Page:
They came to Canada for better lives but instead, dozens of African tree planters say they were treated like slaves, subjected to violence, fed rotten food, left to sleep in shipping containers and were not even paid.

The company that employed the men as tree planters in rural British Columbia has now been ordered to pay $228,000 in back wages to employees. Khaira Enterprises, of Surrey, B.C., has also been fined $3,500 by the B.C. Employment Standards Branch for its treatment of the workers.

"It was a kind of slave life," one of the men, Moka Balikama, told reporters in Vancouver. "I swear to God, it was so bad, trust me. We ate some expired food. Can you imagine? We slept in a container, with no washroom, no toilet."

The 34-year-old said Monday that he arrived from the Congo with hopes of providing for his family back home but soon realized that wasn't going to happen.

A human rights complaint has been launched against the company for alleged racism, physical and verbal violence and sexual harassment. RCMP are also investigating the death of a worker at one of several remote tree planting camps run by Khaira.

Balikama said up to seven people shared a shipping container at the camp near Golden, B.C. -- one of several reforestation contracts Khaira won throughout the province, including projects on Texada Island, near Powell River and Revelstoke. The 57 workers employed by Khaira still have not been paid for their work between March and July last year, the employment standards branch found. Advocates say the workers -- all permanent residents or Canadian citizens -- have also not received federal Employment Insurance payments, despite evidence forwarded last October that they worked more than enough hours to qualify for payment.

Balikama said he and his co-workers were left homeless, and he is now living with a friend.

The camp in Golden, B.C., was shut down after it was discovered by the Forests Ministry last July.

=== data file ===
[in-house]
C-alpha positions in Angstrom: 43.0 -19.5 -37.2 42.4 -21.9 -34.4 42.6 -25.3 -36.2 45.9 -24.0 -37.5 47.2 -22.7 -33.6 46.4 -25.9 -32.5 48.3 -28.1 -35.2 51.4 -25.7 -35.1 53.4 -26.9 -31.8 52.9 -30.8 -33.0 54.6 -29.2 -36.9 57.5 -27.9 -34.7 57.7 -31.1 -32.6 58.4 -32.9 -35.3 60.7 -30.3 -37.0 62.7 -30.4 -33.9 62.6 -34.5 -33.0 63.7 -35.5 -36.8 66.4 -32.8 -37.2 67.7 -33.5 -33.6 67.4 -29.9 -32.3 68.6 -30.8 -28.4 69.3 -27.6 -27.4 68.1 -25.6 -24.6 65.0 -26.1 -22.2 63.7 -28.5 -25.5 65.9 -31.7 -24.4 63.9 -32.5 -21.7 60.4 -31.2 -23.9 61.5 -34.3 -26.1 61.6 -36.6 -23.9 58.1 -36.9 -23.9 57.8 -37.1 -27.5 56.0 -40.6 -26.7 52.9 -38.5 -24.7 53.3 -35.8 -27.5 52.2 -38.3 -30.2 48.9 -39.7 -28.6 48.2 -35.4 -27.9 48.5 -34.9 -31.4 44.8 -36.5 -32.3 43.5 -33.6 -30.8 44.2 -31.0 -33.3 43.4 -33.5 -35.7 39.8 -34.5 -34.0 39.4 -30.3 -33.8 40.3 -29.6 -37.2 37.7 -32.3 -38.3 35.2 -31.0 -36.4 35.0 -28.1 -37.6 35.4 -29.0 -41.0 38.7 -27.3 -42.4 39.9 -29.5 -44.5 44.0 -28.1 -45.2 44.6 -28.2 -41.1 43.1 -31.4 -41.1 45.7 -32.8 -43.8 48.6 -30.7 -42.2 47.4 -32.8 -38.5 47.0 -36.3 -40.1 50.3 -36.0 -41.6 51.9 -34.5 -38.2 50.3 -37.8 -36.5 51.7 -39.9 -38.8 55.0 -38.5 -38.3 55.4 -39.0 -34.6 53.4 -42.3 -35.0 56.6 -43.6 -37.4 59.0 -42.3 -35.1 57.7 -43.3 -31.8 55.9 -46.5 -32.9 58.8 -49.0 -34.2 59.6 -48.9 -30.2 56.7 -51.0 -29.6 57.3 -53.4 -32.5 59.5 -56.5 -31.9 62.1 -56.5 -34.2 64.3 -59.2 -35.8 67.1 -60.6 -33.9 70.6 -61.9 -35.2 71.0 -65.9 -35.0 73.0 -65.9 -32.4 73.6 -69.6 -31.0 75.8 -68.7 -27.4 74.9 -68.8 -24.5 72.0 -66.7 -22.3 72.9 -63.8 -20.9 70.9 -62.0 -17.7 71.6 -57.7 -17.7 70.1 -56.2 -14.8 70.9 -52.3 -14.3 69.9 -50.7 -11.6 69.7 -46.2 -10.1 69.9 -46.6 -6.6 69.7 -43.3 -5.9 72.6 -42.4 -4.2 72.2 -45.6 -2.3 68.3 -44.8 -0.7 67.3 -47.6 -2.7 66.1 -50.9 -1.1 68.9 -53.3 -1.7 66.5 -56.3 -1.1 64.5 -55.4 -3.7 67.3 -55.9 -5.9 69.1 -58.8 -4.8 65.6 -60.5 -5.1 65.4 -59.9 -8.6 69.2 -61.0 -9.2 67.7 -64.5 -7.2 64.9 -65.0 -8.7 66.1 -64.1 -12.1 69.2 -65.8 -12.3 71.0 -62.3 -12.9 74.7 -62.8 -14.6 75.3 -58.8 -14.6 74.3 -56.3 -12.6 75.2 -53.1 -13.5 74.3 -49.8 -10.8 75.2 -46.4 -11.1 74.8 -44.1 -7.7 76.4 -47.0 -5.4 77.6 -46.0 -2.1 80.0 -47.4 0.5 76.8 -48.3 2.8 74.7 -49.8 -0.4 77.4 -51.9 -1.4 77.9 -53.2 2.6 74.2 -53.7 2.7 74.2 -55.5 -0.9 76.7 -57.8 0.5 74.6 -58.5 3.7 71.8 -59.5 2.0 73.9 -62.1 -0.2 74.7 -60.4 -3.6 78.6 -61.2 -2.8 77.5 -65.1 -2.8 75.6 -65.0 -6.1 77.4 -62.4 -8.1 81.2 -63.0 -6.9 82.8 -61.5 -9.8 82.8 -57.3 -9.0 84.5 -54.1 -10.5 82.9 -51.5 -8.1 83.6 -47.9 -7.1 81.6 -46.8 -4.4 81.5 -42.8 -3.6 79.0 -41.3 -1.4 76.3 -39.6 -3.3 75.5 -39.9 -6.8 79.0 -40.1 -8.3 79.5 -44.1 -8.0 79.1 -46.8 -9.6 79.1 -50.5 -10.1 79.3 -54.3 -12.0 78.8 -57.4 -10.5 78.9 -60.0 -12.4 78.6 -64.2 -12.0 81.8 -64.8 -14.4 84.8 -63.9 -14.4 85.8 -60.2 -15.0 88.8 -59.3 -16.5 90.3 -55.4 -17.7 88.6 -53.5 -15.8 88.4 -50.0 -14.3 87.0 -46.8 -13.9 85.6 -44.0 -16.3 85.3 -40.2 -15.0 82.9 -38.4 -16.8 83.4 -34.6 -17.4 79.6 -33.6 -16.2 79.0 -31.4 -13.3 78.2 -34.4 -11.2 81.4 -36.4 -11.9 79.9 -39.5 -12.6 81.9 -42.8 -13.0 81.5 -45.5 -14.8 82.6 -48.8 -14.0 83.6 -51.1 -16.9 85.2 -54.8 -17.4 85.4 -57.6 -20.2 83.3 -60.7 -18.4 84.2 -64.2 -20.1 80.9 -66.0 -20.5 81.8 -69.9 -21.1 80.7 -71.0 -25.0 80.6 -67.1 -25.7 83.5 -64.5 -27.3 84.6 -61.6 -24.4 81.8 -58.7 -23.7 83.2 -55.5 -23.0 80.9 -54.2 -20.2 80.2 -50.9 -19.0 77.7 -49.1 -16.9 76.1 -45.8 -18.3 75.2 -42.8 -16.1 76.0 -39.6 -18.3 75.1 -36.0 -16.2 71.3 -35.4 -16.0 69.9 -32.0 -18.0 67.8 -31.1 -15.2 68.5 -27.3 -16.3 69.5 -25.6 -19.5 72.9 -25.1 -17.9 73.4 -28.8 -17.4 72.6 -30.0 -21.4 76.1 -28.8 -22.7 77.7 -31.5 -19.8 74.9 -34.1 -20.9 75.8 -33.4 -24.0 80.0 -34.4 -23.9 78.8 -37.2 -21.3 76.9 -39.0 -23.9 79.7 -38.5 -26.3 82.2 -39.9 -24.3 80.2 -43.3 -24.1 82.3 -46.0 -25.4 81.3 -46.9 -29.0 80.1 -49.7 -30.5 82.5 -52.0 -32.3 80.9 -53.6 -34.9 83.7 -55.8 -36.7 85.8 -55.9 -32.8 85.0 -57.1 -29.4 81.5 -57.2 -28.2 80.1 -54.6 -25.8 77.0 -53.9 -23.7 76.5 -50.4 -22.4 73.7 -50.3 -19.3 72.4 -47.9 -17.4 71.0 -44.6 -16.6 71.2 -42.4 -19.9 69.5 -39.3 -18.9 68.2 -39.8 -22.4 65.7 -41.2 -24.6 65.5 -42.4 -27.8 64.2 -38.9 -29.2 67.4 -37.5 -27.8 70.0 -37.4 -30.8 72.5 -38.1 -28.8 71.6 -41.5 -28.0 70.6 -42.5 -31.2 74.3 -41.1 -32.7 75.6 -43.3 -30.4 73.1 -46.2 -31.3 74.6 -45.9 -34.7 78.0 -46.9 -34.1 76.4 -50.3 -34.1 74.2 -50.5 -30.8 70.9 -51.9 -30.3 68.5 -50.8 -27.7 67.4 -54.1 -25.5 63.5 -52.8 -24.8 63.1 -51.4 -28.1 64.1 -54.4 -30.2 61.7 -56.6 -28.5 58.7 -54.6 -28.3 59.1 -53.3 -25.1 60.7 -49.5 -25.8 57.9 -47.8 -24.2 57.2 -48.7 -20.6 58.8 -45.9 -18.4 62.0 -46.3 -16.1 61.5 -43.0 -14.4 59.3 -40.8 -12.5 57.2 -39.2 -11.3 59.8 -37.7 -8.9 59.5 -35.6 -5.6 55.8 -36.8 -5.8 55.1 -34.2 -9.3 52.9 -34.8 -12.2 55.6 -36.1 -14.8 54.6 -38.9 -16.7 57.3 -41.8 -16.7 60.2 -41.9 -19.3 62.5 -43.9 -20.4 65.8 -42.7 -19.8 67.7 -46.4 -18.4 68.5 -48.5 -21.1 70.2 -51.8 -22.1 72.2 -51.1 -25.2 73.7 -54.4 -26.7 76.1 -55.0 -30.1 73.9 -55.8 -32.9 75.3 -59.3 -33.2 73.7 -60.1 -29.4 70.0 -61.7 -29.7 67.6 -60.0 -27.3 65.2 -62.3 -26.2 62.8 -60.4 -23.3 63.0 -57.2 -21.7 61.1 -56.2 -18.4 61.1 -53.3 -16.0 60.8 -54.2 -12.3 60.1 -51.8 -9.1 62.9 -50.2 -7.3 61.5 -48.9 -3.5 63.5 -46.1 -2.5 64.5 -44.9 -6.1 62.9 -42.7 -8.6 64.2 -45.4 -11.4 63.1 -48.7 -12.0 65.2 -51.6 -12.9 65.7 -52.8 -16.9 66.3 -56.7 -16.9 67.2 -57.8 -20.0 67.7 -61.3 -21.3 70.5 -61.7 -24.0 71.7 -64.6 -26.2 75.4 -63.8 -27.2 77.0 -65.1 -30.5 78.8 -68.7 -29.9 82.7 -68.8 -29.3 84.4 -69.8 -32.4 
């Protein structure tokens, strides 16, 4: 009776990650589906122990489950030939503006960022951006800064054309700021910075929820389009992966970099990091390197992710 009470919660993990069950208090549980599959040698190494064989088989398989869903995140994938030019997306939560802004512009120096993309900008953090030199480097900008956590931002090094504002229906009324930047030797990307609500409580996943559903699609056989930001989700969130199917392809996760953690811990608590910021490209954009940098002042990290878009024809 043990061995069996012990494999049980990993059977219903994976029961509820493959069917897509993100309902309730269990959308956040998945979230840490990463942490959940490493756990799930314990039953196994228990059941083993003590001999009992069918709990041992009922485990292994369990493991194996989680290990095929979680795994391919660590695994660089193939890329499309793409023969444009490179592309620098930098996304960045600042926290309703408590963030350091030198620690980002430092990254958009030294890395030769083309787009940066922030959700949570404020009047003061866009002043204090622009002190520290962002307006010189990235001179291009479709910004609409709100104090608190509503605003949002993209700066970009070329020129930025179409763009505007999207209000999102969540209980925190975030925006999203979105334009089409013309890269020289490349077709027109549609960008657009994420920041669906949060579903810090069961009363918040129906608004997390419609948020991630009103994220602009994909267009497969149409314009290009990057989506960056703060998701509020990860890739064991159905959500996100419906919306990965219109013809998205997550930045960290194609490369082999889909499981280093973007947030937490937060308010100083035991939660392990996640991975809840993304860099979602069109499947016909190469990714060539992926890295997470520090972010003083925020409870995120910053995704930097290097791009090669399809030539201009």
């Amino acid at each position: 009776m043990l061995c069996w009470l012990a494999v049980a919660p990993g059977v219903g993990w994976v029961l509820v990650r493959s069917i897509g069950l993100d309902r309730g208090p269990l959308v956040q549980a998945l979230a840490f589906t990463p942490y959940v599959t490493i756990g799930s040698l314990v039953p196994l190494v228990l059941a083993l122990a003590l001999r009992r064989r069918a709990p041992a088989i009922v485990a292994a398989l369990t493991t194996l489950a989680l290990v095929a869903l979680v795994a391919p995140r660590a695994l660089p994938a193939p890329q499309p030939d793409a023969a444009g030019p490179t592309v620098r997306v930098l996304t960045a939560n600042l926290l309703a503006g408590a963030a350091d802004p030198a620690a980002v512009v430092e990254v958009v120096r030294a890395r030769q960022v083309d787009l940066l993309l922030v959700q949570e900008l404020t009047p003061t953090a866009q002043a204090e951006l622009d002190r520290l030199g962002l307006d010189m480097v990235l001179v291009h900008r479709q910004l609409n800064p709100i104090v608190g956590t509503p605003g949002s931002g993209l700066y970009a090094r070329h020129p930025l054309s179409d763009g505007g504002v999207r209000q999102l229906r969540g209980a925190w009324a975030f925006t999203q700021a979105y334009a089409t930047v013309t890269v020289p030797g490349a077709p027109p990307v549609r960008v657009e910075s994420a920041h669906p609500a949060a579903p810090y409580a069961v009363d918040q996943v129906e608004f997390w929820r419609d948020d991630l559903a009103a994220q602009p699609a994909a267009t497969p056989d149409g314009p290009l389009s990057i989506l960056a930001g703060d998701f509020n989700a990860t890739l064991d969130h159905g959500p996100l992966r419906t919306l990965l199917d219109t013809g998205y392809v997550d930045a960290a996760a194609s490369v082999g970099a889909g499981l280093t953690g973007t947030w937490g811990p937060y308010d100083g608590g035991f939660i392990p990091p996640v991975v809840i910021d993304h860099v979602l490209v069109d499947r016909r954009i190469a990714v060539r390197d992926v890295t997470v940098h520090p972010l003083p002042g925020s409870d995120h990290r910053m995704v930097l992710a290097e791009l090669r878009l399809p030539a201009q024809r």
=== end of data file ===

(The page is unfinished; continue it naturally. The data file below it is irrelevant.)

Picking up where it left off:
The workers' plight came to light only because a group of fishermen reported a fire at the camp during the high-risk forest fire season, prompting officials to investigate.

The telephone number for Khaira was out of service and the company's website was offline Monday, other than to say the company has been a leader in reforestation since 1994.

The company was added to the Forests Ministry's list of disqualified bidders on Sept. 2, 2010, after the workers were discovered. The suspension expires Sept. 2, 2012.

Forests Minister Pat Bell said the province has withheld payments and a deposit owed to Khaira, and will work with the Employment Standards Branch to see the funds distributed to the employees should the company fail to make the ordered payments.

"We're confident we can now ensure that the employees are paid the amounts of money that are owed to them," Bell said.

"I'm not expecting this to take a long time to have it resolved. I'm hopeful that the employees will be paid up quite quickly and be able to go on their way."

Bell said the company has closed down but the ban applies to the company principals, as well, so the owners or operators cannot simply apply for contacts under a new name. Once the current two-year ban on Khaira and its owners expires next year, he said it will be reviewed to determine whether further action is necessary.

"There's no question that the allegations heard by the Employment Standards Branch are very, very serious. We take them seriously, as well," Bell said.

But the minister said he is confident that it was an isolated incident.

"The vast majority of our contractors are professional in the way that they behave. They do very good work, they have very good camp conditions," he said. "It's not the industry that we had back in the 1990s and late 1980s, which was really quite different."

Ros Salvador, of British Columbia Public Interest Advocacy Centre, a non-profit group of lawyers who deal with human rights and poverty issues, said the employment standards branch also found that Khaira had created false documents to try to justify its non-payment of wages.

"(Employment Insurance) is continuing to rely on Khaira's false documents to deny workers EI premiums," she said. "EI is simply continuing the economic disaster that was instigated by Khaira and I don't think we can accept that in our society."

Salvador said the B.C. government, which awarded the company several reforestation contracts, has a lot to answer for because Khaira already had "a horrible track record." WorkSafe B.C. investigated the camps last fall and found 20 health and safety violations, she said.

Jim Sinclair, president of the B.C. Federation of Labour, said he was appalled that the branch fined the employer only $3,500 for violating seven employment standards.

"That's not a punishment or a deterrent, that's a reward," he said. "What it says to the employer is `Fly at it. By the way, the only downside to not being successful is you get caught and fined $3,500 for stealing a quarter million dollars."'

Sinclair said the federation has asked the government to set up an independent review of what happened in this case and deal with enforcement of labour standards in the industry. He said the government must address the "systemic problem."